Stephen Hicks on Popper

Stephen Hicks’ book Explaining Postmodernism has been endorsed by Jordan Peterson and is popular among many of his followers. I’m not going to address most of the book. I’m going to stick to addressing what Hicks claims about Popper (Hicks, Stephen R. C.. Explaining Postmodernism: Skepticism and Socialism from Rousseau to Foucault (Kindle Locations 1417-1424). Kindle Edition):

By the middle of the century, the dominant conclusion about perception was that it is theory-laden. The biggest names in the philosophy of science—Otto Neurath, Karl Popper, Norwood Hanson, Paul Feyerabend, Thomas Kuhn, and W. V. O. Quine—despite wide variations in their versions of analytic philosophy—all argued that our theories largely dictate what we will see. [97] Putting their point in Kant’s original language, our perceptual intuitions do not conform to objects but rather our intuition conforms to what our faculty of knowledge supplies from itself. This conclusion about perception is devastating for science: If our percepts are theory-laden, then perception is hardly a neutral and independent check upon our theorizing. If our conceptual structures shape our observations as much as vice versa, then we are stuck inside a subjective system with no direct access to reality.

Hicks cites “Objective Knowledge” by Popper, p. 68 n. 31, p. 72 and p. 145. In the note Hicks cites Popper writes:

The epistemological realist is right, in my view, in insisting that all knowledge, and the growth of knowledge – the genesis of the mutation of our ideas – stem from ourselves, and that without these self-begotten ideas there would be no knowledge. He is wrong in failing to see that without elimination of these mutations through our clashing with the environment there would not only be no incitement to new ideas, but no knowledge of anything. (Cp. Conjectures and Refutations, especially p. 117.) Thus Kant was right that it is our intellect – its ideas, its rules – upon the inarticulate mass of our ‘sensations’ and thereby brings order to them. Where he was wrong was that he did not see that we rarely succeed with our imposition, that we try and err again and again, and that the result – our knowledge of the world – owes as much to resisting reality as to our self-produced ideas.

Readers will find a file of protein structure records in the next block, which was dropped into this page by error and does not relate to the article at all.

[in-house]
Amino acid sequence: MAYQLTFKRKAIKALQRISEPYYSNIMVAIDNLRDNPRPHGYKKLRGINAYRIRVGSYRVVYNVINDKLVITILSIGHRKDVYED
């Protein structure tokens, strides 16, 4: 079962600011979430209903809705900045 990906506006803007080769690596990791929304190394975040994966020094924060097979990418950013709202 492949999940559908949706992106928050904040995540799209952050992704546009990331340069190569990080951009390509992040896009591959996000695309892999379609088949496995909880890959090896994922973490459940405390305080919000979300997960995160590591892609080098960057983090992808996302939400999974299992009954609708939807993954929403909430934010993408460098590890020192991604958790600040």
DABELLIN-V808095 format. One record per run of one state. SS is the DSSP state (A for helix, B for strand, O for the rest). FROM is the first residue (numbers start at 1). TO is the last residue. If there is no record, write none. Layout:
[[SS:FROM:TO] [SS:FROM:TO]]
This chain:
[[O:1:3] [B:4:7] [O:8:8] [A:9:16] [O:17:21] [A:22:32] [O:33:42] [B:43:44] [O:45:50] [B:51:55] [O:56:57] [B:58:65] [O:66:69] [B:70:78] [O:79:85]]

So Popper’s position is that we can have knowledge of the world because our attempts to impose interpretations on it fail and we can learn from the failures. Hicks’ ideas about Popper are contradicted by the first paragraph he quotes from Popper. He doesn’t discuss Popper further anywhere else in the book. Hicks doesn’t understand Popper and ignores information in sources he cites that contradict his ideas. RIP.

About conjecturesandrefutations
My name is Alan Forrester. I am interested in science and philosophy: especially David Deutsch, Ayn Rand, Karl Popper and William Godwin.

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